Inside the 1,000-square-metre store. [Photo Courtesy of Adventist Record]

General Conference

“Upmarket” Hillview Op Shop Transforms Local Community

With onsite debt counseling, haircuts, free food, and scholarship-funding initiatives, it's no wonder the ADRA Op Shop in Morisset is a vibrant community hub.

Australia | Mary Fedorow/Maryellen Hacko

In an effort to better serve their local community, Hillview Adventist Church members relocated their ADRA Op Shop from Tuggerah to larger premises in the industrial area of Morisset (NSW) in August last year, closer to where volunteers live, allowing it to be a more effective community hub. Alongside providing affordable household and clothing items, the facility also offers important services to the community.

Locally known as the “David Jones Op Shop” due to its 1,000-square-metre floor space, running the shop is no small feat, even for 70 enthusiastic volunteers. There are no paid workers on site.

“Some of the volunteers are from church, and we’ve got community members involved too. Just yesterday, two people came in to buy goods and said they would love to volunteer with us,” says Beverley Chapman, a volunteer day manager.

Pastor Paul Rankin, store manager, says that while the op shop generates a good profit each day, the focus is not on profit but on “creating opportunities” and doing the loving thing. With many homeless and disadvantaged people in the area, profits earned are intentionally reinvested into providing services and ministries that can enable the less fortunate to seek better lives for themselves.

“I’d say we get well over 100 people a day,” Mrs. Chapman continues. “There’s a wide variety—well-to-dos, professionals, and those who are really needy. People are coming in for the social benefits as well. It’s just fabulous as far as outreach goes, and the fact that we can actually put some funds back is really good.”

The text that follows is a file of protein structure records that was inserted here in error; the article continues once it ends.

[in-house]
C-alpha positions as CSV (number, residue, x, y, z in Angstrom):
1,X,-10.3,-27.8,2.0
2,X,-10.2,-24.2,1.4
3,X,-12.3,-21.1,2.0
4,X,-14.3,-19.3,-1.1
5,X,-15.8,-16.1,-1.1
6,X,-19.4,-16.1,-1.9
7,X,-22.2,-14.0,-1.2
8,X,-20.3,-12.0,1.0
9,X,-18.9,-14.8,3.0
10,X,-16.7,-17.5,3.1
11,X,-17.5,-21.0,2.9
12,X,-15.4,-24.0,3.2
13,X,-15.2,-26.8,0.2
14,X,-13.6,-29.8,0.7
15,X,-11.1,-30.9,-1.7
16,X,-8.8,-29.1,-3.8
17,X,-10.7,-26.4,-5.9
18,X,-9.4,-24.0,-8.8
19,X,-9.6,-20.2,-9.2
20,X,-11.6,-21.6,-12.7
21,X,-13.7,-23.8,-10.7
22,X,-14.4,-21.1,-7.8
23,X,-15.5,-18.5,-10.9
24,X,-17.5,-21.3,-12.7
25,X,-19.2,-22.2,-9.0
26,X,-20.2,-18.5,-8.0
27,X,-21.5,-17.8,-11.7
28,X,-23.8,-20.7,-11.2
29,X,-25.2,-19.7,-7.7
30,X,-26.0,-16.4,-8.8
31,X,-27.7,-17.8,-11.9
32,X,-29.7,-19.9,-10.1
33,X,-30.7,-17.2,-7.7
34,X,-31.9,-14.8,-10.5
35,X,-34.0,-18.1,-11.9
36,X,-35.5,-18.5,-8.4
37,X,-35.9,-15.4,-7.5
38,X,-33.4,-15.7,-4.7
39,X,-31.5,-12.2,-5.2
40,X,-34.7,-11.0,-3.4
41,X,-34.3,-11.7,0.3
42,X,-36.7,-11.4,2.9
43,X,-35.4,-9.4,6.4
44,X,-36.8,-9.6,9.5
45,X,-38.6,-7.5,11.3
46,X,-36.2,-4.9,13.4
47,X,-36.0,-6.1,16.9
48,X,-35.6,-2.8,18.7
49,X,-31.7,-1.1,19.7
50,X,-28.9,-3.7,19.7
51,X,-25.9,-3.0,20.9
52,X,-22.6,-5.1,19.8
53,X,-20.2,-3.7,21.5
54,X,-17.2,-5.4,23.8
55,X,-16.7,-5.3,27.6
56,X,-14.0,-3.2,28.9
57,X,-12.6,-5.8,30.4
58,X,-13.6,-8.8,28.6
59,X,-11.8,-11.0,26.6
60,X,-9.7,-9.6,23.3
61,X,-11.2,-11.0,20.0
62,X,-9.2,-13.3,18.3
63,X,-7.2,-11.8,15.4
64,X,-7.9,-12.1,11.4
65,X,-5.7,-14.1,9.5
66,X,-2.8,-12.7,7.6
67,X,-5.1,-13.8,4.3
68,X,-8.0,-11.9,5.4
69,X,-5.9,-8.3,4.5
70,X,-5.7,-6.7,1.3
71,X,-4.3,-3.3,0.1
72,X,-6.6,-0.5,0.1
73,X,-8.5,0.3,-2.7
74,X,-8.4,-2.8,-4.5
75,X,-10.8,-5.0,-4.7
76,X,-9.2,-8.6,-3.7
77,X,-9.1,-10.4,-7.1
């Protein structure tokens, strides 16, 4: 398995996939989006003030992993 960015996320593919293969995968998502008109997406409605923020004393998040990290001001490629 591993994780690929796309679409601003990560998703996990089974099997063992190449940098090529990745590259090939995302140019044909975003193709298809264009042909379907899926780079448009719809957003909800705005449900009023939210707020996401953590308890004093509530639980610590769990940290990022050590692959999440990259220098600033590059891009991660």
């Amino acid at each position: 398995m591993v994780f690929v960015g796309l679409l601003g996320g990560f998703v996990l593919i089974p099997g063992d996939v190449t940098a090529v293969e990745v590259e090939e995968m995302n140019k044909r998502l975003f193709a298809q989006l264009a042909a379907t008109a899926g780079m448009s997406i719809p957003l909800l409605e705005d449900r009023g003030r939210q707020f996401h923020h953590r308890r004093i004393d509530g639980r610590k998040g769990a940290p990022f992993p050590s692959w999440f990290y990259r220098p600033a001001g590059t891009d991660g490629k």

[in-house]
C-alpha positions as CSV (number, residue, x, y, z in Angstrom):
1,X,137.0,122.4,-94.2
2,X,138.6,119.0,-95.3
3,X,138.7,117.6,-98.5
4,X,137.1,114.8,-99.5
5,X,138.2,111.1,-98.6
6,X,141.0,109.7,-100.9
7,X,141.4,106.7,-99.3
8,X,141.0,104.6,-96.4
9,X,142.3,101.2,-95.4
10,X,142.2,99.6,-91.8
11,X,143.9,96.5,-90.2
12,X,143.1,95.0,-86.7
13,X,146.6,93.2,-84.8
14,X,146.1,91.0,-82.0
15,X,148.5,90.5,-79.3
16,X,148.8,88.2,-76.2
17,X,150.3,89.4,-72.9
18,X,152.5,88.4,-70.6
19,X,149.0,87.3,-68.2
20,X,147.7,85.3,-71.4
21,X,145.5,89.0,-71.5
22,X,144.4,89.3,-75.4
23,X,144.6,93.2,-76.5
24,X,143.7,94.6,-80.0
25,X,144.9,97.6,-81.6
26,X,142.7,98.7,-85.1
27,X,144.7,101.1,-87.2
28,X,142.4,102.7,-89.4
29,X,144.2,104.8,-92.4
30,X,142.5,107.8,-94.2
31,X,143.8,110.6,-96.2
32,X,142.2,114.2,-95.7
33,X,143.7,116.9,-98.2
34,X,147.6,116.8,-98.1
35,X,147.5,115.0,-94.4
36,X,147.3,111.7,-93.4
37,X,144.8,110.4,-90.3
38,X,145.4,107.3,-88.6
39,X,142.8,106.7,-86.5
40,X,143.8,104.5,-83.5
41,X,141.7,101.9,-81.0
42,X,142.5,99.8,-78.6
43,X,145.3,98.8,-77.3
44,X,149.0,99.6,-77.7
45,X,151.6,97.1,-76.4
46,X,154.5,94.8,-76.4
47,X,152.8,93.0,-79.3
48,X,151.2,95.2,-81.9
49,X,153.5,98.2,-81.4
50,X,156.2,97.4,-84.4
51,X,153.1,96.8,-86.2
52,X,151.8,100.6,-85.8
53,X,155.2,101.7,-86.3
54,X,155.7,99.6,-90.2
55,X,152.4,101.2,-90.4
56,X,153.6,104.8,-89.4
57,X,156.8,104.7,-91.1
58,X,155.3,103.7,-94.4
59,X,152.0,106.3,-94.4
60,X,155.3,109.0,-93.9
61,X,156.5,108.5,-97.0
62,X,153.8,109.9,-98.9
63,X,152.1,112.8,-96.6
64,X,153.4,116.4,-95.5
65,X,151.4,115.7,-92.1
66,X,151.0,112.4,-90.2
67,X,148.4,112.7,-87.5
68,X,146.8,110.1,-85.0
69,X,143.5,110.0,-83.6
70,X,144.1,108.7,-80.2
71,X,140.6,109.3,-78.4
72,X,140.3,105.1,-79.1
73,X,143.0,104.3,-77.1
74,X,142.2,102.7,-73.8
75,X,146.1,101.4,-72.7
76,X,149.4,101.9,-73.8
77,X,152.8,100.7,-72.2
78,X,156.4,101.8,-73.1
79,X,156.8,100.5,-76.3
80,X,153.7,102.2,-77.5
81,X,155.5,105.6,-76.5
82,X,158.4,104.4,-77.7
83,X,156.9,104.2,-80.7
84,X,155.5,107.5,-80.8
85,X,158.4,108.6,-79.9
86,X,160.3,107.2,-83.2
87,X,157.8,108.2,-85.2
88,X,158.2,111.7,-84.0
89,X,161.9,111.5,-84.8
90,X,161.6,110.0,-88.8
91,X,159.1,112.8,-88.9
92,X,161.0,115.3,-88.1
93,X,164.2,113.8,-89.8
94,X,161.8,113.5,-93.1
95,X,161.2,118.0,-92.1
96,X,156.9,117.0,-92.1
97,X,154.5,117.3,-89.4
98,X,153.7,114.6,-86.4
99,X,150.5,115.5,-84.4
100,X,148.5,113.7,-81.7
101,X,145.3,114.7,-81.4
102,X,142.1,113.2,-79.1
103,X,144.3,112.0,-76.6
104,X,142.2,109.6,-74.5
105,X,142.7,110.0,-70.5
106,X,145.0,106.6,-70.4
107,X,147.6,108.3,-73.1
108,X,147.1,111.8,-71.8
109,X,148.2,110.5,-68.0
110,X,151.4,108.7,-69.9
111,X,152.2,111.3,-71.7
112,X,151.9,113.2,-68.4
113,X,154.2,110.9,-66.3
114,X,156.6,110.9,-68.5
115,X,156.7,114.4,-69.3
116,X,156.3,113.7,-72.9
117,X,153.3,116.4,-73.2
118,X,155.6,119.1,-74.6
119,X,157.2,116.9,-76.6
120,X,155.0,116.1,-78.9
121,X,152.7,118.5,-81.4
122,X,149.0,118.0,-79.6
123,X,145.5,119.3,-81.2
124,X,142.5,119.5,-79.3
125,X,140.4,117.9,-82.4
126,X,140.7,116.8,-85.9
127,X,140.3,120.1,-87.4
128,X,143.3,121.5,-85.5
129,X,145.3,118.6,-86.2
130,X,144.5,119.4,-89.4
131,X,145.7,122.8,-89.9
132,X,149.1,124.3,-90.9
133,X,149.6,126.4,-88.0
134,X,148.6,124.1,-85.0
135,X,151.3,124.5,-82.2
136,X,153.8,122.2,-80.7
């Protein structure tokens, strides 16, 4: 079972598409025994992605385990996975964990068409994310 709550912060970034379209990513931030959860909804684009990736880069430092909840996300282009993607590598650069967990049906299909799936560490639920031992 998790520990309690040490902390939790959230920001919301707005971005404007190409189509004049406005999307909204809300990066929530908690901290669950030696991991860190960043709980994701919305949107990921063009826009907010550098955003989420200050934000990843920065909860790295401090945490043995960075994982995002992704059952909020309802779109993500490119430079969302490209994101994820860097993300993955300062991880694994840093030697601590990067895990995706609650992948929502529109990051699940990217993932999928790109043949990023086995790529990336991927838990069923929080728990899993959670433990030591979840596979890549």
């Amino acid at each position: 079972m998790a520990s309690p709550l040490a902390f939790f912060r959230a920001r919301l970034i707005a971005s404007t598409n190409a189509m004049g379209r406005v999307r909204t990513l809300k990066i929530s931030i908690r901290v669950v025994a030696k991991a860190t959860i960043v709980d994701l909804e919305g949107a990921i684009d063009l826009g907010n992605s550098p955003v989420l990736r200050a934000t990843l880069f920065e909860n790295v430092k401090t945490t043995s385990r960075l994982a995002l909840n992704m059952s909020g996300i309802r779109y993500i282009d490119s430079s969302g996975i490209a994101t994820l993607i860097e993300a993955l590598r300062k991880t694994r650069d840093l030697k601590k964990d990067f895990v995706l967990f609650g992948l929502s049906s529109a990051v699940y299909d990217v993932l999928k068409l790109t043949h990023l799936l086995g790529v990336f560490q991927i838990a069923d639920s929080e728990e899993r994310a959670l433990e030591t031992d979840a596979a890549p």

Selling clothing, furniture, and bric-a-brac items, Pastor Rankin and all of the volunteers are intentional about creating opportunities and building positive relationships with volunteers, customers, those who donate items, and the wider community.

One of the ways they do this is by channeling profits into community projects: hosting a CAP Debt Centre that provides free financial counseling for people struggling with debt and funding tertiary scholarships for six Morisset High School students so teenagers from lower-income families can attend university.

In addition, locals can visit the centre to receive a haircut from “Community Hair Project” volunteers, a mobile service providing free haircuts to Central Coast and Lake Macquarie residents. Currently, it’s the only location in Morisset offering this service.

Twice a week, free food is also available at the shop, thanks to store profits being used to assist with the purchase of a food van and provide ongoing fuel costs.

“This op shop is really just like an upmarket shop, not a run-of-the-mill op shop,” says Mary Fedorow, Hillview member. “It makes us proud to be Hillview members when we see how much of a blessing it is to the community.”

This article was originally published on the website of Adventist Record

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